— Pamela Hunt-Cloyd

Eat What the Politicians Feed You

This Thanksgiving, some Americans will be eating turducken, a turkey stuffed with duck that is in turn stuffed with chicken. It started commercially in Louisiana’s Cajun country about 25 years ago, spread to much of the Deep South, and now, in what may be a precursor to Civil War II, is invading the North. Why don’t they call it ducturchic? Or a “multi-bird roast,” as the prissy English do? I will state right now that I will never eat turducken, and if Turkey and Dubai merge and become Turdubai, I shall not invite the Turd ambassador into my home for dinner.

Alas, turducken is being rammed down our throats. For example, while the U.S., Germany, and France are finally trying to thwart their upper-crust citizens’ tax evasion via Swiss tax and secrecy havens, the head of Switzerland’s oldest bank laments that these countries want to “criminalize the elite,” who do the stashing. I say that if the elite commit crimes, they deserve criminal penalties. What’s so radical about that idea?

In the U.S., the Republicans attack President Obama as a socialist because he wants to set up a government health insurance option. But among many repugnant things, the U.S. government, while Republicans were in the White House, took on ownership of American International Group, Fannie Mae, Freddie Mac, and part of Citigroup during the fall of 2008. Big business is promoting — and profiting from — corporate socialism. In San Diego it’s called “public-private entrepreneurship.”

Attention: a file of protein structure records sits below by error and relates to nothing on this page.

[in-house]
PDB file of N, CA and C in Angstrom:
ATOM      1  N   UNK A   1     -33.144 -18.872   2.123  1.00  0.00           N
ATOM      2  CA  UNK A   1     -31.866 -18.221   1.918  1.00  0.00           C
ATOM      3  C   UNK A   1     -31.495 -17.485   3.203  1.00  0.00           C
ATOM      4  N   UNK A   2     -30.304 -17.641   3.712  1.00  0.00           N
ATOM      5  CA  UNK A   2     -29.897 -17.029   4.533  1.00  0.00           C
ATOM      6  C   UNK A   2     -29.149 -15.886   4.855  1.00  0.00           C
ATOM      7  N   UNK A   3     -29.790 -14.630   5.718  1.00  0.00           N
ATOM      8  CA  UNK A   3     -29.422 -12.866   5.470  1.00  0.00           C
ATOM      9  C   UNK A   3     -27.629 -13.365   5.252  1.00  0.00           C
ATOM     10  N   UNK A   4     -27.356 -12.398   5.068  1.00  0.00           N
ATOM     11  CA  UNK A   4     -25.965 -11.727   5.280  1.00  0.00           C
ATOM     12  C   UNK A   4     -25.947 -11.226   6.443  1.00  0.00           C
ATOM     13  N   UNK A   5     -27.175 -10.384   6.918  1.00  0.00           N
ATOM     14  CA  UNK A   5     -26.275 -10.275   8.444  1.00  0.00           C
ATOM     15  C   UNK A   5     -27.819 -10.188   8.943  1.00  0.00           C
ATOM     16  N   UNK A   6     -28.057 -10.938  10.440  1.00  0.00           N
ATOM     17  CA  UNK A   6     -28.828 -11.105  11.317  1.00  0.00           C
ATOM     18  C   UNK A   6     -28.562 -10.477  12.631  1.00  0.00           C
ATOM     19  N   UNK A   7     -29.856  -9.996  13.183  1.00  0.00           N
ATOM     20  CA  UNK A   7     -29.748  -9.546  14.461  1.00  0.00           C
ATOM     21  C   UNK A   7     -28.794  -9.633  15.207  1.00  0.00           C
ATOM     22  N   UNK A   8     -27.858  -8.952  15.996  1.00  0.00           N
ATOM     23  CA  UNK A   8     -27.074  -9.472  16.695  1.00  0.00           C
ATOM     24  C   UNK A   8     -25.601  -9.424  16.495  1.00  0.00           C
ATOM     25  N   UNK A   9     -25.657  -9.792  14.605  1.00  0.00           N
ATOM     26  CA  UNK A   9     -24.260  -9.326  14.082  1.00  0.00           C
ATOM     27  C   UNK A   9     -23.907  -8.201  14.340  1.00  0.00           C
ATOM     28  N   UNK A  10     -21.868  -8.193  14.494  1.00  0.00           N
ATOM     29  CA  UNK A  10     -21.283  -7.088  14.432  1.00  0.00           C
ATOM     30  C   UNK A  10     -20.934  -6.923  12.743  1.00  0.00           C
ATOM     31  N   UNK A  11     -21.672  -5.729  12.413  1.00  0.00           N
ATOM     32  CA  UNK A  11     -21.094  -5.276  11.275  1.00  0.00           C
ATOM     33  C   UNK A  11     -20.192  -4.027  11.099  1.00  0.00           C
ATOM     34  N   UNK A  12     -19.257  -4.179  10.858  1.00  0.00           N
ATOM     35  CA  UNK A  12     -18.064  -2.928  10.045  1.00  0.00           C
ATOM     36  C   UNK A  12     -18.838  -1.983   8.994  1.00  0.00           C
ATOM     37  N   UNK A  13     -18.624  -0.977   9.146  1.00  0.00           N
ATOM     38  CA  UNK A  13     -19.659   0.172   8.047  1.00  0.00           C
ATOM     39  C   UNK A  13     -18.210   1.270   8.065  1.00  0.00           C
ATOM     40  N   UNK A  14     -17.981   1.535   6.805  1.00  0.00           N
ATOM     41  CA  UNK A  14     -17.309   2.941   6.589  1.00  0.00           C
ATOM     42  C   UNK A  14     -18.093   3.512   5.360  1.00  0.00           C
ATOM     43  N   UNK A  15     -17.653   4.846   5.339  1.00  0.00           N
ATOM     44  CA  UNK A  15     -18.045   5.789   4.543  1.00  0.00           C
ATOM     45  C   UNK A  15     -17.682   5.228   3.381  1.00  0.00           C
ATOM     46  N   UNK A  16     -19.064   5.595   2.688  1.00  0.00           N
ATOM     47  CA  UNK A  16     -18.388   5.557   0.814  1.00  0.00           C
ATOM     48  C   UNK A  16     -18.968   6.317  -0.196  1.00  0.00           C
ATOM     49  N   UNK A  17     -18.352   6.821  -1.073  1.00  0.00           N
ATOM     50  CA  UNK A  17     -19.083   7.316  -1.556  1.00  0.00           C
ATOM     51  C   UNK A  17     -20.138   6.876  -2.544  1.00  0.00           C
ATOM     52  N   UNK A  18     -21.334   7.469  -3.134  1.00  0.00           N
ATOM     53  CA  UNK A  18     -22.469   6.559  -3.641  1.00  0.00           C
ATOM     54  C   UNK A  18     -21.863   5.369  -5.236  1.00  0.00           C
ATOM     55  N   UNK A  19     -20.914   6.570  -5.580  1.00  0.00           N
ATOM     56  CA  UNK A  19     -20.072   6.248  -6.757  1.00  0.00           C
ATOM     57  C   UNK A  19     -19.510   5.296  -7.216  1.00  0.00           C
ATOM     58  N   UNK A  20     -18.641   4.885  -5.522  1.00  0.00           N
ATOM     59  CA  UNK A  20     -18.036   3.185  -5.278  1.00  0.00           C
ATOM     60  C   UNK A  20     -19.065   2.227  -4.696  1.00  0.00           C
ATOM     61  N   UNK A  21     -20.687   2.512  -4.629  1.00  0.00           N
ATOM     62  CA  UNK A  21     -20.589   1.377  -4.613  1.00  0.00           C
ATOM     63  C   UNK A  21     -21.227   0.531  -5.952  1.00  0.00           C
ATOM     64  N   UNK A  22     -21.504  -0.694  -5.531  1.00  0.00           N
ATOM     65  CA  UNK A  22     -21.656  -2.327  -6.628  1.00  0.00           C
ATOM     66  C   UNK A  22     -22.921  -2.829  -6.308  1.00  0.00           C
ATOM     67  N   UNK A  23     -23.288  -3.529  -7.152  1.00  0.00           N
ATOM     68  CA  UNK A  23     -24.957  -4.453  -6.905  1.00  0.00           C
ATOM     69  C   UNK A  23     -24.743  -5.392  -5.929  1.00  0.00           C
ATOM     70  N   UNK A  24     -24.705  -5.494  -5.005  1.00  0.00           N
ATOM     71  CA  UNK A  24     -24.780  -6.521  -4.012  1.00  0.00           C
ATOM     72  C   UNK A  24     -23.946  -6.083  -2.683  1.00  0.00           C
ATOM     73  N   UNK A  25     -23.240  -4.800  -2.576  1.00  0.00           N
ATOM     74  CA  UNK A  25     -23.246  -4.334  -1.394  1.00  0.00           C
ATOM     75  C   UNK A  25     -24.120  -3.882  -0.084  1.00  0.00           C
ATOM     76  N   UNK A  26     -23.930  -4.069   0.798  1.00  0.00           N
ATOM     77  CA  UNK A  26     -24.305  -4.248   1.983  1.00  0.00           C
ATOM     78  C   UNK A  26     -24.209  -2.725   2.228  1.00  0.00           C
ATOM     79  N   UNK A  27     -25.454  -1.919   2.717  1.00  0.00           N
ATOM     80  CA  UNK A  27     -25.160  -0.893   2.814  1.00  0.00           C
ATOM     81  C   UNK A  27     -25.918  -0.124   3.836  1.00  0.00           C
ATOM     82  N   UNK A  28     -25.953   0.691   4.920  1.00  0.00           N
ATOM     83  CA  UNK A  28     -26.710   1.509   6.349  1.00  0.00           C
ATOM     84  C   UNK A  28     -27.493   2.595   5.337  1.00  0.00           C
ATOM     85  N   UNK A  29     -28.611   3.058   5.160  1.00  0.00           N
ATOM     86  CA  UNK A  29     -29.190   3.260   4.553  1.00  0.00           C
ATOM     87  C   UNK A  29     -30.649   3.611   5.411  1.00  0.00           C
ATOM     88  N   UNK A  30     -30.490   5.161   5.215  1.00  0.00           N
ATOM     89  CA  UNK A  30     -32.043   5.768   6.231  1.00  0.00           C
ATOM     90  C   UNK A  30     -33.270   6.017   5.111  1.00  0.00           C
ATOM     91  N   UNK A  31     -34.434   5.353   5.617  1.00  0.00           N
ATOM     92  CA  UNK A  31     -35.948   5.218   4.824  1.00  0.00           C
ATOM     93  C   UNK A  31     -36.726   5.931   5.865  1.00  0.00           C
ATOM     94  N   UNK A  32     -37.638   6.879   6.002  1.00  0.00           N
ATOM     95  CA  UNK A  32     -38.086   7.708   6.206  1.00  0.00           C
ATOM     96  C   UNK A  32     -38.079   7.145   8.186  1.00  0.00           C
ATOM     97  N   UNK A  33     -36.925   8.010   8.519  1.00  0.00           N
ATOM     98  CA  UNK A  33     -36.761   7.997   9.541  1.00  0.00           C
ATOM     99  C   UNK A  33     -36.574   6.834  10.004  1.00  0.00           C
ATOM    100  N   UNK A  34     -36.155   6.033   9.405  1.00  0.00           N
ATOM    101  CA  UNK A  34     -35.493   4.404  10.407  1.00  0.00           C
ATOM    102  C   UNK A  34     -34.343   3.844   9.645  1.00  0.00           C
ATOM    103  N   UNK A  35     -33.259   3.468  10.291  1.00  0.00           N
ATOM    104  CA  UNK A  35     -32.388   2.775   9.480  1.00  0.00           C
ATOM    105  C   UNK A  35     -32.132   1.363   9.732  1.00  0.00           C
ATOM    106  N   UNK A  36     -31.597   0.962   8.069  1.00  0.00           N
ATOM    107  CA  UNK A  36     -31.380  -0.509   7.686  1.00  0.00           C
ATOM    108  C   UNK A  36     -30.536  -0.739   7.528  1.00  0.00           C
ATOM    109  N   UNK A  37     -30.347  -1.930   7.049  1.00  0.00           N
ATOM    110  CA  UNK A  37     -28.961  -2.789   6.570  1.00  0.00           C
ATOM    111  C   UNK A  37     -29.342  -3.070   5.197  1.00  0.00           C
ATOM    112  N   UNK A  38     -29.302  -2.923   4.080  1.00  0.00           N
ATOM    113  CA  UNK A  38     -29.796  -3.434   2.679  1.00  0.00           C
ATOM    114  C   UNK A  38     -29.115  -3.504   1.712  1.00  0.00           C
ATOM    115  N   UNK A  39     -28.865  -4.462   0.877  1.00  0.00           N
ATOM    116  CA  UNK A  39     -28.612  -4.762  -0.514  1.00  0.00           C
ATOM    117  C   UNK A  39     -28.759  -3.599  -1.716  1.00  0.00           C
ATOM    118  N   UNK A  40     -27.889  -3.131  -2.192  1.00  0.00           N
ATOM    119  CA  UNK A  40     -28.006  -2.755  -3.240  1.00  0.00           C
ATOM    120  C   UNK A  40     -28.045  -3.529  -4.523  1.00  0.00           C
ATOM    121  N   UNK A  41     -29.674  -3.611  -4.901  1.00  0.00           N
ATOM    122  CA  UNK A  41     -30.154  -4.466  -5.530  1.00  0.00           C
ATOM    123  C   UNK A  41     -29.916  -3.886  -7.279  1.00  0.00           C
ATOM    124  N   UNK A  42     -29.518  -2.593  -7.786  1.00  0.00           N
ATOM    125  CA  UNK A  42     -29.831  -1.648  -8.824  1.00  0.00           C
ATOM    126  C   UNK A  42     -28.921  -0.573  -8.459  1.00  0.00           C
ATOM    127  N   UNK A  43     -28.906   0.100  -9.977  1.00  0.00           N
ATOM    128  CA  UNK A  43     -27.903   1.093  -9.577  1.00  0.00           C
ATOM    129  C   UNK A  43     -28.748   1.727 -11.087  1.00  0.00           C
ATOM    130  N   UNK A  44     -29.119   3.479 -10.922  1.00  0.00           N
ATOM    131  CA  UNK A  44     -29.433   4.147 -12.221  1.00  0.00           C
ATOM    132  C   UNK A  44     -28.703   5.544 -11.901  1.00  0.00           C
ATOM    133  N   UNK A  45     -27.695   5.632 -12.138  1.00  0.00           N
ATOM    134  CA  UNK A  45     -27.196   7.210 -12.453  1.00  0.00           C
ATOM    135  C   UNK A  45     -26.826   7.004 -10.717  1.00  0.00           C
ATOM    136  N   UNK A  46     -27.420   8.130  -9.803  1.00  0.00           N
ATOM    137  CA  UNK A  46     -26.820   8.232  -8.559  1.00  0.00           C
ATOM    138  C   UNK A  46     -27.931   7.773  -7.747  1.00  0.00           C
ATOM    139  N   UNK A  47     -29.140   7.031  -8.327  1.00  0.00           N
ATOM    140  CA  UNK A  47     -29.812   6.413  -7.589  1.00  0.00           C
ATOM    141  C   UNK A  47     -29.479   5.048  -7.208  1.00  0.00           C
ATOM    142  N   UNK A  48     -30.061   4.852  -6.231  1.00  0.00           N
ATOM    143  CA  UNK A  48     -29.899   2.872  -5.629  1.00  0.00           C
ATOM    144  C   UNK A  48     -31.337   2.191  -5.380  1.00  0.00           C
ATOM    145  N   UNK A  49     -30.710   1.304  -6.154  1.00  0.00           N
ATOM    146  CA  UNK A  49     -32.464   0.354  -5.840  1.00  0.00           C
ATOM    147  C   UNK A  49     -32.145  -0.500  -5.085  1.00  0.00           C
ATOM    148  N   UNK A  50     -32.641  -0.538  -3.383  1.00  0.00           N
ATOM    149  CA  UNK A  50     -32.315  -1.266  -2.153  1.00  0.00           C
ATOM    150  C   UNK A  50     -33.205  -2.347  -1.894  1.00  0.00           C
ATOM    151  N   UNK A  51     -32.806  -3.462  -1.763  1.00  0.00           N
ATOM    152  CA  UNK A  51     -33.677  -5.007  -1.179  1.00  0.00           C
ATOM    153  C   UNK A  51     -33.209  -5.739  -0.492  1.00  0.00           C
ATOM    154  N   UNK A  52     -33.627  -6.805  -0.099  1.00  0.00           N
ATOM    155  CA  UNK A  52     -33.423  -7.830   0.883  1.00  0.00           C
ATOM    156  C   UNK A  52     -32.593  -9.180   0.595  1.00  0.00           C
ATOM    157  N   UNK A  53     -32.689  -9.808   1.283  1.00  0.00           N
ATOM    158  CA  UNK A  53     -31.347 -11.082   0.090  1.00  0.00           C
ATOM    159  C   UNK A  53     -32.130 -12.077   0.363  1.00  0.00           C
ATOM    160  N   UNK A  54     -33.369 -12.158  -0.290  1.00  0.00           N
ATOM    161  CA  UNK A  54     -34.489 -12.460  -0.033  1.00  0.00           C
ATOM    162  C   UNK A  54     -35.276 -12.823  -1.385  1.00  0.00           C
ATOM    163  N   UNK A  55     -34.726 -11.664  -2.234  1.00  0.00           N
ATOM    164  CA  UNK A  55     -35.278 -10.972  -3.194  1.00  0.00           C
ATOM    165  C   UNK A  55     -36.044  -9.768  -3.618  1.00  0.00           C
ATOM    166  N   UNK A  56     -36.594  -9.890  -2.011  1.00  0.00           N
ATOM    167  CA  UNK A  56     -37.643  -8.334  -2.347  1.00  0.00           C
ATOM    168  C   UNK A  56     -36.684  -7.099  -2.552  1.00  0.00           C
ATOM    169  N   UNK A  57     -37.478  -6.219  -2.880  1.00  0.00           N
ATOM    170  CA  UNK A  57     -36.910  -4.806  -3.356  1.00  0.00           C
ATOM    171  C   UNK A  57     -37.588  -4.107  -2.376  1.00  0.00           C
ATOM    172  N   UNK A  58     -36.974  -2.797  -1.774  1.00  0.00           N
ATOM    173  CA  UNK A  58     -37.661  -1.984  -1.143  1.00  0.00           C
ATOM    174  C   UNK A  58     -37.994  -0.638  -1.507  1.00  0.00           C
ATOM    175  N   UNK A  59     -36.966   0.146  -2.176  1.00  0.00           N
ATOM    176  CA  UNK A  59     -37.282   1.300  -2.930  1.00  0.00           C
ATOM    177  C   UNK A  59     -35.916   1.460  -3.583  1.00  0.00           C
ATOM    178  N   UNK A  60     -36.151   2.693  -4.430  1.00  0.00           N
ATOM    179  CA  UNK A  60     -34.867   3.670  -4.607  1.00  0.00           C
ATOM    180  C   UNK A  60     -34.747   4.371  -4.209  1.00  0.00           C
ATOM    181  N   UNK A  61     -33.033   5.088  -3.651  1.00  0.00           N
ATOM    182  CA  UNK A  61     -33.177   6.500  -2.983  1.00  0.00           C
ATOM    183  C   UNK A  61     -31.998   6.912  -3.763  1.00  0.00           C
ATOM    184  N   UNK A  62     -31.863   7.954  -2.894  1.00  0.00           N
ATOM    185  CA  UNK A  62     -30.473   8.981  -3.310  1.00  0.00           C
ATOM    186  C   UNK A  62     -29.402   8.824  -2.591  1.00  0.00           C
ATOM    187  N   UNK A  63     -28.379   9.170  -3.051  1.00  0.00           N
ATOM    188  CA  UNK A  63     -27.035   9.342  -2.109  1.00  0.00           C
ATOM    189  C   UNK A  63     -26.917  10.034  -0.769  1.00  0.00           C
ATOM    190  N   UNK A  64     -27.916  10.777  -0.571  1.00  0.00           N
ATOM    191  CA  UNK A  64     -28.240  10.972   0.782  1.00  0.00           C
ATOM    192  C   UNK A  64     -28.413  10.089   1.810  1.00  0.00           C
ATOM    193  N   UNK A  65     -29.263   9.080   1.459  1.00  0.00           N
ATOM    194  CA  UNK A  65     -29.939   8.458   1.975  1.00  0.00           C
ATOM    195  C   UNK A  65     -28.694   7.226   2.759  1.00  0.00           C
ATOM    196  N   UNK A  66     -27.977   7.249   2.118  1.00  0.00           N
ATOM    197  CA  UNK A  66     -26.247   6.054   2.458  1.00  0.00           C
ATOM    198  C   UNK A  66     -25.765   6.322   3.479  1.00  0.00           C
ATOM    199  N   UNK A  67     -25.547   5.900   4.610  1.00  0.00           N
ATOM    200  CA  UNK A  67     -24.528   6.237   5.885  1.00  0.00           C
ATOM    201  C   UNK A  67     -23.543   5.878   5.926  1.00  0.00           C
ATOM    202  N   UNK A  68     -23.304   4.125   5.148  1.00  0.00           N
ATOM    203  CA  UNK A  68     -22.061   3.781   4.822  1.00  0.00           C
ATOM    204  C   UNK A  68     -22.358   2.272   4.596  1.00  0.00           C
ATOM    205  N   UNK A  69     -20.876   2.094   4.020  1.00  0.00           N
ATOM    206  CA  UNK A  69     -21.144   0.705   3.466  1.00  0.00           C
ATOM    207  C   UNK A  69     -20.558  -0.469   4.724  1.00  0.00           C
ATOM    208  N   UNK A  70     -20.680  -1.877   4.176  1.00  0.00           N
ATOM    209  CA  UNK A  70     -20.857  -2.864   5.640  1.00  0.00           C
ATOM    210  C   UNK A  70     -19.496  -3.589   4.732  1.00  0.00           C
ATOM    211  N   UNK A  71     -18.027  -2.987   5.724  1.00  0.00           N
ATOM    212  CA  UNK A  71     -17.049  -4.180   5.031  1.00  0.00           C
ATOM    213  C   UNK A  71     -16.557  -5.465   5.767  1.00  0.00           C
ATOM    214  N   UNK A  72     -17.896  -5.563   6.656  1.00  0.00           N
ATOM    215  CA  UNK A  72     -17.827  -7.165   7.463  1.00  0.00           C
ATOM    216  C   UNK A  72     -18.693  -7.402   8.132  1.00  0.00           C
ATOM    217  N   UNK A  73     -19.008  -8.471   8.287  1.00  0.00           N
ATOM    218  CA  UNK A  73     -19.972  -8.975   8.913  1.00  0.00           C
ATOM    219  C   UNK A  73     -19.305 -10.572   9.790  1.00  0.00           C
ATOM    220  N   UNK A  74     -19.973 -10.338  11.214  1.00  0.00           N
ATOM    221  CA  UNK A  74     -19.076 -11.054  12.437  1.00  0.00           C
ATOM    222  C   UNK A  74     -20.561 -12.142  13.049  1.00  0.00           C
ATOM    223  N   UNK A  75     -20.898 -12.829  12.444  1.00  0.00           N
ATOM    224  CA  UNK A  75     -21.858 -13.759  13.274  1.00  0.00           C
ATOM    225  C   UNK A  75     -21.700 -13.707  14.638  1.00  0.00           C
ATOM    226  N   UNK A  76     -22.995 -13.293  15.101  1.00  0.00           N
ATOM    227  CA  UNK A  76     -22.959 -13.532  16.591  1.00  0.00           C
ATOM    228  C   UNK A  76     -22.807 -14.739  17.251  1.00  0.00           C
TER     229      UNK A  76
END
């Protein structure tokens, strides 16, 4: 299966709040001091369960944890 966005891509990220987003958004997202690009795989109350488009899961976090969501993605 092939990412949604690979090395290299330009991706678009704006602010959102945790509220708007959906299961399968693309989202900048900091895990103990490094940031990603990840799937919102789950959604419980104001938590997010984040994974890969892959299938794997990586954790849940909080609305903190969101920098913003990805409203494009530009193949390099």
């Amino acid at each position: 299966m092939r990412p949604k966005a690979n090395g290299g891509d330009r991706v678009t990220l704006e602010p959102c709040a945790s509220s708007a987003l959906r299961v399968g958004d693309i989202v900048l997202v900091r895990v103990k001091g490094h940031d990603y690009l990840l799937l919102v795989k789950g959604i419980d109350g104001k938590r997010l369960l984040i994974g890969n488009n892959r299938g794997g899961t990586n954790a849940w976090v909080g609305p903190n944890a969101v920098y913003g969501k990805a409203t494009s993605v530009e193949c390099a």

During last fall’s crisis, Wall Street’s big investment banks, Goldman Sachs and Morgan Stanley, officially became bank holding companies, so they could get cut in on the juice that the Federal Reserve was pouring out. Wall Street investment banks should not — repeat, not — be able to get cheap money from the central bank. In capitalist theory, investment banks are supposed to take on risk. The more we bail out financial institutions whose stupid and corrupt risk-takings backfire, the more we guarantee that such behavior will recur. Last year, an angry congressman asked Federal Reserve head Ben Bernanke and former Treasury chief Hank Paulson if Wall Street should apologize to American taxpayers for the mess it created. Neither Bernanke nor Paulson would comment — a clear indication of whose pockets they resided in.

Now banks are taking big risks again while official Washington applauds. Banks are still considered “too big to fail.” World governments, including the U.S., should have told the banks that “too big to fail” is “too big to manage,” and not only that, but “too big, period.” There should have been moves to break up mammoth financial conglomerates and unwind the trillions of dollars of derivatives that brought the world’s financial system to the brink. But it’s now clear that any financial reform will be modest.